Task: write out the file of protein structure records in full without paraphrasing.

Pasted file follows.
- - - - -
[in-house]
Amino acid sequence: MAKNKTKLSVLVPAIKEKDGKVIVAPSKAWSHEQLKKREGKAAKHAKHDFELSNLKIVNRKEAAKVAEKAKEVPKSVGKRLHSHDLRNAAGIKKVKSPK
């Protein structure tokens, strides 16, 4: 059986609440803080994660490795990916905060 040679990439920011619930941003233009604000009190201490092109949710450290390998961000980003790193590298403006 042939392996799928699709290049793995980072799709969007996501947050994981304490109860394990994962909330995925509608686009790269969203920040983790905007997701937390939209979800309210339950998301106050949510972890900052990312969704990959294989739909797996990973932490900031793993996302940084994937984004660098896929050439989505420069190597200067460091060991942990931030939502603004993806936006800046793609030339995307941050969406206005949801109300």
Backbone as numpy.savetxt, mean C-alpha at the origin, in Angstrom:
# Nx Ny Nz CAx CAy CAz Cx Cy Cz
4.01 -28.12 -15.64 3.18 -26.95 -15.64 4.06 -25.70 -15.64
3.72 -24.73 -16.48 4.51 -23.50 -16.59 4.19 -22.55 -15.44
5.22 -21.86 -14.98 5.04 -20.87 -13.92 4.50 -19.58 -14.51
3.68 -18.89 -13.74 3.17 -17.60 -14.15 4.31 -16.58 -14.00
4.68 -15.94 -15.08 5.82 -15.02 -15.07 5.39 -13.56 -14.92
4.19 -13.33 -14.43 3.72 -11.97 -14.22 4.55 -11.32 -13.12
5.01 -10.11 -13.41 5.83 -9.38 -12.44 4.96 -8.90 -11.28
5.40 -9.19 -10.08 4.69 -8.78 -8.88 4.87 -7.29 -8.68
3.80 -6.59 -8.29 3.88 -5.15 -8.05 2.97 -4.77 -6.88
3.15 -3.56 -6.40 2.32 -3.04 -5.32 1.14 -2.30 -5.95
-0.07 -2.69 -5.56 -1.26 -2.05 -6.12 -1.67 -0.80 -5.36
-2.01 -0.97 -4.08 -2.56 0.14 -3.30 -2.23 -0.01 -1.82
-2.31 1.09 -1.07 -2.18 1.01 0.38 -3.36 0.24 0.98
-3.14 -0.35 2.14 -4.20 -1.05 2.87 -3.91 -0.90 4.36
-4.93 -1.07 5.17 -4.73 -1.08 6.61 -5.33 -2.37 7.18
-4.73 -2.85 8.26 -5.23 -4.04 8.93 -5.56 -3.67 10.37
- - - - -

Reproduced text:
[in-house]
Amino acid sequence: MAKNKTKLSVLVPAIKEKDGKVIVAPSKAWSHEQLKKREGKAAKHAKHDFELSNLKIVNRKEAAKVAEKAKEVPKSVGKRLHSHDLRNAAGIKKVKSPK
């Protein structure tokens, strides 16, 4: 059986609440803080994660490795990916905060 040679990439920011619930941003233009604000009190201490092109949710450290390998961000980003790193590298403006 042939392996799928699709290049793995980072799709969007996501947050994981304490109860394990994962909330995925509608686009790269969203920040983790905007997701937390939209979800309210339950998301106050949510972890900052990312969704990959294989739909797996990973932490900031793993996302940084994937984004660098896929050439989505420069190597200067460091060991942990931030939502603004993806936006800046793609030339995307941050969406206005949801109300």
Backbone as numpy.savetxt, mean C-alpha at the origin, in Angstrom:
# Nx Ny Nz CAx CAy CAz Cx Cy Cz
4.01 -28.12 -15.64 3.18 -26.95 -15.64 4.06 -25.70 -15.64
3.72 -24.73 -16.48 4.51 -23.50 -16.59 4.19 -22.55 -15.44
5.22 -21.86 -14.98 5.04 -20.87 -13.92 4.50 -19.58 -14.51
3.68 -18.89 -13.74 3.17 -17.60 -14.15 4.31 -16.58 -14.00
4.68 -15.94 -15.08 5.82 -15.02 -15.07 5.39 -13.56 -14.92
4.19 -13.33 -14.43 3.72 -11.97 -14.22 4.55 -11.32 -13.12
5.01 -10.11 -13.41 5.83 -9.38 -12.44 4.96 -8.90 -11.28
5.40 -9.19 -10.08 4.69 -8.78 -8.88 4.87 -7.29 -8.68
3.80 -6.59 -8.29 3.88 -5.15 -8.05 2.97 -4.77 -6.88
3.15 -3.56 -6.40 2.32 -3.04 -5.32 1.14 -2.30 -5.95
-0.07 -2.69 -5.56 -1.26 -2.05 -6.12 -1.67 -0.80 -5.36
-2.01 -0.97 -4.08 -2.56 0.14 -3.30 -2.23 -0.01 -1.82
-2.31 1.09 -1.07 -2.18 1.01 0.38 -3.36 0.24 0.98
-3.14 -0.35 2.14 -4.20 -1.05 2.87 -3.91 -0.90 4.36
-4.93 -1.07 5.17 -4.73 -1.08 6.61 -5.33 -2.37 7.18
-4.73 -2.85 8.26 -5.23 -4.04 8.93 -5.56 -3.67 10.37